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Saint Mary Magdalene reading, at a table with fruit and a golden tazza. Workshop of The Master of the Parrot (active Antwerp 1525-50). Oil on panel. His portrayals of the Virgin and Child and Mary Magdalene, depicted as young aristocrats dressed in the fashion of the 1530s, are similar to the works of his contemporary, the Master of Female Half-lengths, whose highly Mannerist style and method of production are sometimes confused with figures by Pieter Coecke van Aelst
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Clare (c.1933). Wilfrid Gabriel de Glehn (British, 1870-1951). Oil on canvas. Towneley Hall Art Gallery & Museum. De Glehn and his wife, American-born artist Jane Erin Emmet, travelled extensively, often accompanying John Singer Sargent on his trips through Europe. Sargent painted them at the Villa Torlonia, Frascati. Although some experts rank de Glehn alongside Sargent, he is considered as something of a late British Renoir, for his deft use of sunlight and shadow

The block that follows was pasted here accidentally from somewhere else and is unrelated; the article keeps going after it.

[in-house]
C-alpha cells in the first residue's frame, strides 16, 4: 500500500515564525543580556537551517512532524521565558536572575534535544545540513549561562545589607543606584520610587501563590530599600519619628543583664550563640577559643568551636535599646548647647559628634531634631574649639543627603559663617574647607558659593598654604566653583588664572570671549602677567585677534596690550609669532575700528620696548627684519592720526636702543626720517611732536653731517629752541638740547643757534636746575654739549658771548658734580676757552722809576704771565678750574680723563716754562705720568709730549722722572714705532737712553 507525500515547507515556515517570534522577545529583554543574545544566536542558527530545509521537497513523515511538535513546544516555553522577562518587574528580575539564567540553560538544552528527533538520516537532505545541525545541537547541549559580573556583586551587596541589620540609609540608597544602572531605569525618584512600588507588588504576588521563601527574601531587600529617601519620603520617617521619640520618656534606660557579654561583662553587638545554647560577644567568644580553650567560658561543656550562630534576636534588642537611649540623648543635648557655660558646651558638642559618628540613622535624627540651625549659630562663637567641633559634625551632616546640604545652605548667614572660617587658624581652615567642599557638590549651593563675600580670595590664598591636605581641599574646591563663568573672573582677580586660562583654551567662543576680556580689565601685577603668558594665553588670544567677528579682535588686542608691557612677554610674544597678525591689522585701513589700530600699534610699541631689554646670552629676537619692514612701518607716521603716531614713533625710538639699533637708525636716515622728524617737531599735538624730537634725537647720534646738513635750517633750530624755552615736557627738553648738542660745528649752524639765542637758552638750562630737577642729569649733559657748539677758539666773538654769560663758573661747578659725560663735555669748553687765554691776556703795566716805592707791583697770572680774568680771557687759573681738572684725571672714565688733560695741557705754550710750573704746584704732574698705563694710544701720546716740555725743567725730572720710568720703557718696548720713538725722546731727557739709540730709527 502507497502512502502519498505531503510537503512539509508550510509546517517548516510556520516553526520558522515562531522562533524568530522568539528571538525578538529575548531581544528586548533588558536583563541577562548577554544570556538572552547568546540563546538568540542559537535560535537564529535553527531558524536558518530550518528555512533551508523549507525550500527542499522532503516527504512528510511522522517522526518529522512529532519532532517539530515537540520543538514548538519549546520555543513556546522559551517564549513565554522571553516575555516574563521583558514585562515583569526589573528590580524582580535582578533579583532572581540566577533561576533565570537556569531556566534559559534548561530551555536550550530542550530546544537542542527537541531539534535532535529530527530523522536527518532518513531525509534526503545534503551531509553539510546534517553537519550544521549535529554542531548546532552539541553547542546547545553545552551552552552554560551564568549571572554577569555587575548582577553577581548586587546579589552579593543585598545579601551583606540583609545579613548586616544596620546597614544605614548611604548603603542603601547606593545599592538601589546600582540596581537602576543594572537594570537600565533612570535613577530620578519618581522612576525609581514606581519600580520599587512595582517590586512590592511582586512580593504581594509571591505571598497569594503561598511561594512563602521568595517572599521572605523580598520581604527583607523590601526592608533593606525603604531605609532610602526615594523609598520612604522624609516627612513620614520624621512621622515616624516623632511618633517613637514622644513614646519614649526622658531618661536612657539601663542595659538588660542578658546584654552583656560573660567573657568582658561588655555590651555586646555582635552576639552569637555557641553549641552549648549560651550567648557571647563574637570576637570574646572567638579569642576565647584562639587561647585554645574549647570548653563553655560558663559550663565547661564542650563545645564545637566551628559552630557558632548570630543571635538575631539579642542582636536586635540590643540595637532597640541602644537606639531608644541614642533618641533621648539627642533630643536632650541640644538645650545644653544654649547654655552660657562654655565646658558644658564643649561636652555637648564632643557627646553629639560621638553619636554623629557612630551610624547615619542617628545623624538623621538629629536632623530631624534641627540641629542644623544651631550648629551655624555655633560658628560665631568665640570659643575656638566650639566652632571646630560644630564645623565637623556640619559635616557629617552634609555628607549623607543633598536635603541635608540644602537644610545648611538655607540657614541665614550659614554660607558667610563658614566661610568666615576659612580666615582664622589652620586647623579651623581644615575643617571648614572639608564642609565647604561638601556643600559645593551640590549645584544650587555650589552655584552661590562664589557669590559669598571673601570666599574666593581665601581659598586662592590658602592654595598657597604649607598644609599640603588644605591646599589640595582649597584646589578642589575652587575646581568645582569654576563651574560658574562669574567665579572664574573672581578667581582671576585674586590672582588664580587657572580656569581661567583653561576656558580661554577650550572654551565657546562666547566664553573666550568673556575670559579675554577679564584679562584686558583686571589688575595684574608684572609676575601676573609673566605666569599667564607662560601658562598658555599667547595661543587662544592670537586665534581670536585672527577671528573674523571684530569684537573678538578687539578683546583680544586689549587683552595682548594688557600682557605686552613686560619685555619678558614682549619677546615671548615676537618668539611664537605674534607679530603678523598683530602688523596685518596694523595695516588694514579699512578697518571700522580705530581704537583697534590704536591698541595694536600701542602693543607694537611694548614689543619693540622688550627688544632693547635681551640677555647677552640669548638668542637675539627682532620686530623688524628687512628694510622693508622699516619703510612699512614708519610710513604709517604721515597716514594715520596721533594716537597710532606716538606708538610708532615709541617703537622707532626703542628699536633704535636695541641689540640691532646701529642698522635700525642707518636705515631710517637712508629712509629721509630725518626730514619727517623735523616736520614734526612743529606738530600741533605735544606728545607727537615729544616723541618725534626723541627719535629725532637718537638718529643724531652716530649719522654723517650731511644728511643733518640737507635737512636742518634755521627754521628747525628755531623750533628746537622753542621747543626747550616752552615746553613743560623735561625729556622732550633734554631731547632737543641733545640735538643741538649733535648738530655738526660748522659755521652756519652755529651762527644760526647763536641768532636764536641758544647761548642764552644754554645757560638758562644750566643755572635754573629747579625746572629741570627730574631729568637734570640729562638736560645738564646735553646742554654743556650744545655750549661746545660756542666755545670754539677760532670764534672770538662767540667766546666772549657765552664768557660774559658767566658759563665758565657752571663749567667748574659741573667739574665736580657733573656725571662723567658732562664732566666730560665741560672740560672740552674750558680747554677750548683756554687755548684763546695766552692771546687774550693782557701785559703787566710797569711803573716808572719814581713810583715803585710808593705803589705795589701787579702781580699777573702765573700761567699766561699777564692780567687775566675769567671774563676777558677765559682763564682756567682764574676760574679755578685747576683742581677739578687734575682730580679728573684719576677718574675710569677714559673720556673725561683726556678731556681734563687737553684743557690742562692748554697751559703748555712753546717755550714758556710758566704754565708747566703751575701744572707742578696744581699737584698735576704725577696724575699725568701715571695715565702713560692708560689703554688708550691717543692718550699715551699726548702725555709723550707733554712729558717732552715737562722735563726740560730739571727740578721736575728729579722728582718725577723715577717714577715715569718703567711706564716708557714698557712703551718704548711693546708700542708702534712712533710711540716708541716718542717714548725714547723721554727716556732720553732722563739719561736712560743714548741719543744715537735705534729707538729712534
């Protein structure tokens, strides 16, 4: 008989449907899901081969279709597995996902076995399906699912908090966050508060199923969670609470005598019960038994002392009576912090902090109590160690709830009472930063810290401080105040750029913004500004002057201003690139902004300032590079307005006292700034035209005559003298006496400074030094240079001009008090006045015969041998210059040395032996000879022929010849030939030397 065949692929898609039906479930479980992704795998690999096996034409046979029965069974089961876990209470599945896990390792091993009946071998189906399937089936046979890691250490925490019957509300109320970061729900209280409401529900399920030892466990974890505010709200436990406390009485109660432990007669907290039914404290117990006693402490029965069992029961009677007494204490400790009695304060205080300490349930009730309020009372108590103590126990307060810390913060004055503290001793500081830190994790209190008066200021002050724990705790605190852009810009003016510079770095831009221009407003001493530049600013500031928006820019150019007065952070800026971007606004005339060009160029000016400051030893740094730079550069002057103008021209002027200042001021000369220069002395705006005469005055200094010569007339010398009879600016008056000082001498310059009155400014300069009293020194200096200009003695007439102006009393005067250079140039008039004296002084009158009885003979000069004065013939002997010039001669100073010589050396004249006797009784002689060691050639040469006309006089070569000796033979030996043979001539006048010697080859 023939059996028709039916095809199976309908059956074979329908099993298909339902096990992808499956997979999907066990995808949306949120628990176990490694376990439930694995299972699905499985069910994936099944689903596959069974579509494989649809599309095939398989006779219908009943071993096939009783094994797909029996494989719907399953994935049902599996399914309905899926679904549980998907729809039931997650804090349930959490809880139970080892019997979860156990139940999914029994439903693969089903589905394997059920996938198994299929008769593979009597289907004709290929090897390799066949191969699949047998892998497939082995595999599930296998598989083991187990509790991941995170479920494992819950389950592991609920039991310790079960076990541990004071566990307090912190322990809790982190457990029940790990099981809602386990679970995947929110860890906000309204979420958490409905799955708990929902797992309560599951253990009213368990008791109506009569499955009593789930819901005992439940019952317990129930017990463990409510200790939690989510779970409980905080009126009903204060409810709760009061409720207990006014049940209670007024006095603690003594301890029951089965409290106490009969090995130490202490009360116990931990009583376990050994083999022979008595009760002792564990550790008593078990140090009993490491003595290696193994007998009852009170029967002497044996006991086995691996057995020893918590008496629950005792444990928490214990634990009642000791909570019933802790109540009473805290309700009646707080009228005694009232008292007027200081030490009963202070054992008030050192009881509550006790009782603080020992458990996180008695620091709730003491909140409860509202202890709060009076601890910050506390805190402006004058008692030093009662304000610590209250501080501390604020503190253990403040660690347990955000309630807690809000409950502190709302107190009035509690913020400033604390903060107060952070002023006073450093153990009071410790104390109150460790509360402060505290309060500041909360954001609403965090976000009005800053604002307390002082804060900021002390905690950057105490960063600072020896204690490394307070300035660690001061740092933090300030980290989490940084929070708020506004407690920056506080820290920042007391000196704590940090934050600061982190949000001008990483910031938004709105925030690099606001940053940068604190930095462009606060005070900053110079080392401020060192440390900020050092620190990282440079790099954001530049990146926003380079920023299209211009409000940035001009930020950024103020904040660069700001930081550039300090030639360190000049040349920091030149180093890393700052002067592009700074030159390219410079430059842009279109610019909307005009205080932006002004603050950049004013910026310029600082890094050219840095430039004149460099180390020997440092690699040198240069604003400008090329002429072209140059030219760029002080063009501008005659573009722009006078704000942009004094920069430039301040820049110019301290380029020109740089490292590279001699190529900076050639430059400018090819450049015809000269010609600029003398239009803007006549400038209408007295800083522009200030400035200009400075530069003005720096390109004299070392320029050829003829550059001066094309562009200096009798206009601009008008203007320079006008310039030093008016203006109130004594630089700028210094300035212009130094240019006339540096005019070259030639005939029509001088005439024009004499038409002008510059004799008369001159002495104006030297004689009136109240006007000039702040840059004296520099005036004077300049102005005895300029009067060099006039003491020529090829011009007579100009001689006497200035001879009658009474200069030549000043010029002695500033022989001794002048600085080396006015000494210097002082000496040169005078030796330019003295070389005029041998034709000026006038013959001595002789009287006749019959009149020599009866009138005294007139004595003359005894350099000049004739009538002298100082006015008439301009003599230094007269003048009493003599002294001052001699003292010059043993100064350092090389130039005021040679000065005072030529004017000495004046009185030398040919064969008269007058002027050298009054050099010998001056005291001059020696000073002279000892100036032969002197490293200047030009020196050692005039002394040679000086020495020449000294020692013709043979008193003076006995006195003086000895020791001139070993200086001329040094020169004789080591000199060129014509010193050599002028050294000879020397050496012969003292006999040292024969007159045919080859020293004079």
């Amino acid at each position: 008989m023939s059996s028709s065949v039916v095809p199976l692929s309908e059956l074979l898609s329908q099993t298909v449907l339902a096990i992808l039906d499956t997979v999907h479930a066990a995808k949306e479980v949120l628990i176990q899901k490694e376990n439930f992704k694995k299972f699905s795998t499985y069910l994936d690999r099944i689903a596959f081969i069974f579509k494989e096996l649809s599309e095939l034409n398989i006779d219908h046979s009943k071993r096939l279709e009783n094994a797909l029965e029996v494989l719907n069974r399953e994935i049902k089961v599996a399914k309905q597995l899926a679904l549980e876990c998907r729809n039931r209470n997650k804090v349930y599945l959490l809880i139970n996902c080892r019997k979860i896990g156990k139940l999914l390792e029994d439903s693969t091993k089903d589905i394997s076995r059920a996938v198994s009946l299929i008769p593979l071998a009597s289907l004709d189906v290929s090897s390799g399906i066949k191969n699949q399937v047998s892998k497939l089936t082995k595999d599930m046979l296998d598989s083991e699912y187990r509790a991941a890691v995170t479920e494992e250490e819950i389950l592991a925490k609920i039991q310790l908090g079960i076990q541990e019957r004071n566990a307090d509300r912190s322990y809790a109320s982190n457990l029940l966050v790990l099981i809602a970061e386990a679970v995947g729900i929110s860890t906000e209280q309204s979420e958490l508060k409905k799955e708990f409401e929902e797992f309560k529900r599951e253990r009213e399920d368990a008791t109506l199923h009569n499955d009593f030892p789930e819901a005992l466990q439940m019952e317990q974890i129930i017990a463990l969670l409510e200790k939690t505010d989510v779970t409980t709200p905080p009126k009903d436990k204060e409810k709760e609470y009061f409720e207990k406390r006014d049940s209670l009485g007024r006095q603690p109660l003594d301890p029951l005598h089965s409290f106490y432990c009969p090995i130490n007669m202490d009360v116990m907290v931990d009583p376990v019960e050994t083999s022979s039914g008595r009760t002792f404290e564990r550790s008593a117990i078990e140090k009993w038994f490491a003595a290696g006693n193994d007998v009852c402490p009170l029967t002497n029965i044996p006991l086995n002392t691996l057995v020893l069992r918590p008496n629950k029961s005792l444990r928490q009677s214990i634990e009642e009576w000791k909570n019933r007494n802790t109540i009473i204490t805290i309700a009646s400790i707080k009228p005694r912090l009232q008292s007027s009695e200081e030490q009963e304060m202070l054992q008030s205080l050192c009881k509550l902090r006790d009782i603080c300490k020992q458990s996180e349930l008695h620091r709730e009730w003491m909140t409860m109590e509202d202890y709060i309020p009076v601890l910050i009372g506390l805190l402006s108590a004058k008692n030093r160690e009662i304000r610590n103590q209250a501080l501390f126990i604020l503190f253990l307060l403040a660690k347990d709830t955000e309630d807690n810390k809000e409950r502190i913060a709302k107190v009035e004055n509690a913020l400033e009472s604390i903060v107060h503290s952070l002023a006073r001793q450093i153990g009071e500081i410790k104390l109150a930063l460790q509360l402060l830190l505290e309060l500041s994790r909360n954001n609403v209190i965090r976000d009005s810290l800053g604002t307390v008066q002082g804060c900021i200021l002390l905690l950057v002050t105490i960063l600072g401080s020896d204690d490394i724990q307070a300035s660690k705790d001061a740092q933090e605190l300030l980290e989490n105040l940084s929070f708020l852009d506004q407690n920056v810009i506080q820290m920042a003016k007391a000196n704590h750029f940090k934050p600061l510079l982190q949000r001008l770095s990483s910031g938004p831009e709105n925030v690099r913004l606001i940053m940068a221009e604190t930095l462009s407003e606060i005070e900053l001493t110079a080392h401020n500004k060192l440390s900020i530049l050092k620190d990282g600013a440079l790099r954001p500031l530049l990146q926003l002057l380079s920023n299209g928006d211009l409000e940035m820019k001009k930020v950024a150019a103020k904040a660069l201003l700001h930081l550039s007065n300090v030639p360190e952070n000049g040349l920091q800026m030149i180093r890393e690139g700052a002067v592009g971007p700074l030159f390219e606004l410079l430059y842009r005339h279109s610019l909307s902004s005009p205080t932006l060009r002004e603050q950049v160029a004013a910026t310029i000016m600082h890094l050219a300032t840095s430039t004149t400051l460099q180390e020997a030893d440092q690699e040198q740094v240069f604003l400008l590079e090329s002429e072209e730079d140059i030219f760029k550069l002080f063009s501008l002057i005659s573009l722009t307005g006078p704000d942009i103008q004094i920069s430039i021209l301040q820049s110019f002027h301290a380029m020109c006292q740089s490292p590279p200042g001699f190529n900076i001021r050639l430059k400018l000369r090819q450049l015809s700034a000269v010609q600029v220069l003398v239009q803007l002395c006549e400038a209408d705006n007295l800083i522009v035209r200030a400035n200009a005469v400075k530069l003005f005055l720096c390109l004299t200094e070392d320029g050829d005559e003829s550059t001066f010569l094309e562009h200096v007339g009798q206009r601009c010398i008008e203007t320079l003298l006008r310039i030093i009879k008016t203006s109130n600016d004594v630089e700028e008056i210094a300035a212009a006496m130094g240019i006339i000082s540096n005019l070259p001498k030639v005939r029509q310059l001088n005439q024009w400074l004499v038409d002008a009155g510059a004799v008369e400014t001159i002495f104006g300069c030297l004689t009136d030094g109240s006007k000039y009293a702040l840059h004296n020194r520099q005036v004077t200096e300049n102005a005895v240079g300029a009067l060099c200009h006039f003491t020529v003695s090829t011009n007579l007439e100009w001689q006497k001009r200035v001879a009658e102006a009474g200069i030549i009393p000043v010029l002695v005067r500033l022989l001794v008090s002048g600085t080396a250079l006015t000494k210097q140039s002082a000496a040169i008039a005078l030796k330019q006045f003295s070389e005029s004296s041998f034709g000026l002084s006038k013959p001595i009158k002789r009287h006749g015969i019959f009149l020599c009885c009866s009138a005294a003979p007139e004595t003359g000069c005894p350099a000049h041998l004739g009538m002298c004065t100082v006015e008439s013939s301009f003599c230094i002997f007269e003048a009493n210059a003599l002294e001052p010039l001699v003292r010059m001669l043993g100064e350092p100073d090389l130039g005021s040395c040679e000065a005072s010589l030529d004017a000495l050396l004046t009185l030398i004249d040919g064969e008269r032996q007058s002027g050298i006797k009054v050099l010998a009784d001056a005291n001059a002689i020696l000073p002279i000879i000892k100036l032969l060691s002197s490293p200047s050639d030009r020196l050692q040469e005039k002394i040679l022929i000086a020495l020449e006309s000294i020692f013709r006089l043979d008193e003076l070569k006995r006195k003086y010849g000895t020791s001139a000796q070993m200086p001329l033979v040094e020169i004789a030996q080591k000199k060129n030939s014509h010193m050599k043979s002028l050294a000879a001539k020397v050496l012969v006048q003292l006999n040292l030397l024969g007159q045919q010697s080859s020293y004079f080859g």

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Reading Woman with Parasol (1921). Henri Matisse (French, 1869-1954). Oil paint on canvas. Tate. Matisse painted this work while renting a house near Nice in the South of France. The relaxed, relatively naturalistic style is typical of his work of the early 1920s. Matisse wrote that the painting ‘will represent me as well as possible - moreover, I think that it will not frighten the acquisitions committee of the Modern Museum in London.’ In fact, the Tate initially turned it down, but accepted it in 1938